Wednesday, July 10, 2019

Dragon Teeth by Michael Crichton


“You expect everything to be easy because you are rich.” Lewis would chuckle watching him fumble and swear. “But the plate doesn’t care how rich you are. The chemicals don’t care how rich you are. The lens doesn’t care how rich you are. You must first learn patience, if you wish to learn anything at all.”

“Damn you,” Johnson would say, irritated. The man was nothing but an uneducated shopkeeper putting on airs.

“I am not the problem,” Lewis would reply, taking no offense. “You are the problem. Now come: try again.”

Here we have Michael Crichton’s only Western novel published posthumously. The timeline has it written perhaps in the 1970’s and it still has the mark of his trademark blending of science and narrative, here in the form of the Dinosaur Bone Wars of Professors Cope and Marsh, actual feuding personages.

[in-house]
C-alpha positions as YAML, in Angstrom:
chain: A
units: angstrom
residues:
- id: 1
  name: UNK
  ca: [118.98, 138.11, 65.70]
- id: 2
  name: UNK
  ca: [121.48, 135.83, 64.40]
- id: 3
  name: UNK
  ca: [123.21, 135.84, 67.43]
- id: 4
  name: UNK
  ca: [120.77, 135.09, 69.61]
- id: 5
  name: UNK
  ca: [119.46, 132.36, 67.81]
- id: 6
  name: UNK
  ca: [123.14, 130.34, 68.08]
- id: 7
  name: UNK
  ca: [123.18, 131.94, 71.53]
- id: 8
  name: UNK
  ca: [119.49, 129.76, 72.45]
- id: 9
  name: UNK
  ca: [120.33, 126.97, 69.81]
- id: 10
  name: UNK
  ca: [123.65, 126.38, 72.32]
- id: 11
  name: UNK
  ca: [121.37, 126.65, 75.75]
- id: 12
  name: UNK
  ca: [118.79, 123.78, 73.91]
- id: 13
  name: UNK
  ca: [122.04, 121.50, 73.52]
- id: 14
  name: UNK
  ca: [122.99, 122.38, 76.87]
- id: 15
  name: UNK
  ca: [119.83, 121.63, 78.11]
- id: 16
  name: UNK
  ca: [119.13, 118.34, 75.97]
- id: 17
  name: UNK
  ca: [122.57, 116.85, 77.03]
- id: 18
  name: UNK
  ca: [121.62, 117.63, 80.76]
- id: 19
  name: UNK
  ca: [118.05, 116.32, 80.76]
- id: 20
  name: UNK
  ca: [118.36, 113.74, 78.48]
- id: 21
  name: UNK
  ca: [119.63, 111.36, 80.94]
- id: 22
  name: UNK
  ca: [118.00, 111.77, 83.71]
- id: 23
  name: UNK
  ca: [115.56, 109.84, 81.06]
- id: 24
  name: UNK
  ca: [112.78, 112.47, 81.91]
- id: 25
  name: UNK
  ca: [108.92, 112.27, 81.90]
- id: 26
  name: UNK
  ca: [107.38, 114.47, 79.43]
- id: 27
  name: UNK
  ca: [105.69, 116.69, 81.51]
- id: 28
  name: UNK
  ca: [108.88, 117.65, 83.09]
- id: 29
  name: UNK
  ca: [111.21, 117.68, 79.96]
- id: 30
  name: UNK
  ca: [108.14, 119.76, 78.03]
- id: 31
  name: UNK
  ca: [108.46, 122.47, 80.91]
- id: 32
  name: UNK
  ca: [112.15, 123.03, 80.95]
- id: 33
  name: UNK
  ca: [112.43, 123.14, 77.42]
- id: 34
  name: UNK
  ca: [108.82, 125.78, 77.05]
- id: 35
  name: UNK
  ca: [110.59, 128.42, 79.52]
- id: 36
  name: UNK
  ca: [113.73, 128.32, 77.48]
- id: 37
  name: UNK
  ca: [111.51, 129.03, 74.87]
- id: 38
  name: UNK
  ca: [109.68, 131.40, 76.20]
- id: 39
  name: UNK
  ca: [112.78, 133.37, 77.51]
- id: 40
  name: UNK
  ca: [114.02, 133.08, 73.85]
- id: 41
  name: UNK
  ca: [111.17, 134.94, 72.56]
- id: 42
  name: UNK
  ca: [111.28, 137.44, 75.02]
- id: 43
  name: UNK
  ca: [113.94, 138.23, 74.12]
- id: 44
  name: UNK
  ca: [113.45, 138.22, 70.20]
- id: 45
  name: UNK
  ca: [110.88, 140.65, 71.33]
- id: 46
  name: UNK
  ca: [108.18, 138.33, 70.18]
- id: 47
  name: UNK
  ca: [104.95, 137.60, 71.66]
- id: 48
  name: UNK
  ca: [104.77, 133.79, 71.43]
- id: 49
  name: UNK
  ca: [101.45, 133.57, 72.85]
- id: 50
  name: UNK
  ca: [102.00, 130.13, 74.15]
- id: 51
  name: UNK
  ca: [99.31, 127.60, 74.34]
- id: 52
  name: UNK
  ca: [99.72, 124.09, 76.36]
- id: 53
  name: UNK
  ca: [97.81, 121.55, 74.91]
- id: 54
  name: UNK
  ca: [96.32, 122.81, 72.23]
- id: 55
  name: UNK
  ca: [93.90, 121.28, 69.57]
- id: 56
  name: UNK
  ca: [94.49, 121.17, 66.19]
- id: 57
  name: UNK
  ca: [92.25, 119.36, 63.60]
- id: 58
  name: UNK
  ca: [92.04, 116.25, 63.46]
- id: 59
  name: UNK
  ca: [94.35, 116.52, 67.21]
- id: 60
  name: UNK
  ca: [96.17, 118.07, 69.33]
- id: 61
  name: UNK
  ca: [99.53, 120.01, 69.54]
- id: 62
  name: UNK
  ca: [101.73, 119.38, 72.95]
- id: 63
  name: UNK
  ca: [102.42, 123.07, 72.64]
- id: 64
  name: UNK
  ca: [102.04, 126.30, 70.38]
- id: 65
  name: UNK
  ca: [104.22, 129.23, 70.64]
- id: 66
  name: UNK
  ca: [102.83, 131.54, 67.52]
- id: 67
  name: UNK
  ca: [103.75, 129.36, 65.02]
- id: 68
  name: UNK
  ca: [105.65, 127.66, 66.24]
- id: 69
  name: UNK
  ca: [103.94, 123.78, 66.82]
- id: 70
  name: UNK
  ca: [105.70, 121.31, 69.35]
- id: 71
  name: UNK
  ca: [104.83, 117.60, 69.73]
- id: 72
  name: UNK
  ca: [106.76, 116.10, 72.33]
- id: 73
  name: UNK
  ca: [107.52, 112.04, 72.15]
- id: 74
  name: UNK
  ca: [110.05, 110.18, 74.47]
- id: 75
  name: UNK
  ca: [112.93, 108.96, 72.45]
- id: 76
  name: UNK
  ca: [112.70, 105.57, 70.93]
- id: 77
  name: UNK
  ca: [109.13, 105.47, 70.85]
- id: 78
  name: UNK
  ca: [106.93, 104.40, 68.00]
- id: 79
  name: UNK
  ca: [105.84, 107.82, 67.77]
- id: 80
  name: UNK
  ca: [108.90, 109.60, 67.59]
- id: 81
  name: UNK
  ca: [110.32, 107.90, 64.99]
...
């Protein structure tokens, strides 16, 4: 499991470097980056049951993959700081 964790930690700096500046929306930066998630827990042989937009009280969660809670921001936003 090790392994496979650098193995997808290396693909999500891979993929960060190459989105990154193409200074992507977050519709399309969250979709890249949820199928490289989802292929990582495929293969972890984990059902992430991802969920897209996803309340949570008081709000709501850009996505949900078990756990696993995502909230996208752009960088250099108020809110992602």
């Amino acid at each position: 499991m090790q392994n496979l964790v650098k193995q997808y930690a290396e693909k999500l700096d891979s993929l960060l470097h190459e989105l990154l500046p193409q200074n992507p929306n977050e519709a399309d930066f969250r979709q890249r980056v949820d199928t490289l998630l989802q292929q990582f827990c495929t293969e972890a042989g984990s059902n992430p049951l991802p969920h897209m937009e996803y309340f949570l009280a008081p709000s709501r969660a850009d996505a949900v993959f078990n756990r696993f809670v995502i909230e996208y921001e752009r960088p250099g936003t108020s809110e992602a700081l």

Will follow our naïve young protagonist Westward and watch him mature and learn more than a good deal along the way.

It is not the most polished of Mr. Crichton’s several fascinating works [perhaps that is why he held it back] but it is still an intriguing look at his sole dip into the genre.

Note: The author was noted for his instructive asides where one feels the wiser for having read his fiction. I must admit his perspective on the American Indian titles “The Indian Village” found about halfway through the novel is mighty perceptive. Let us not forget that Mr. Crichton, among many things, was a skilled anthropologist. 

Essential? No.

Interesting? Oh, yes.

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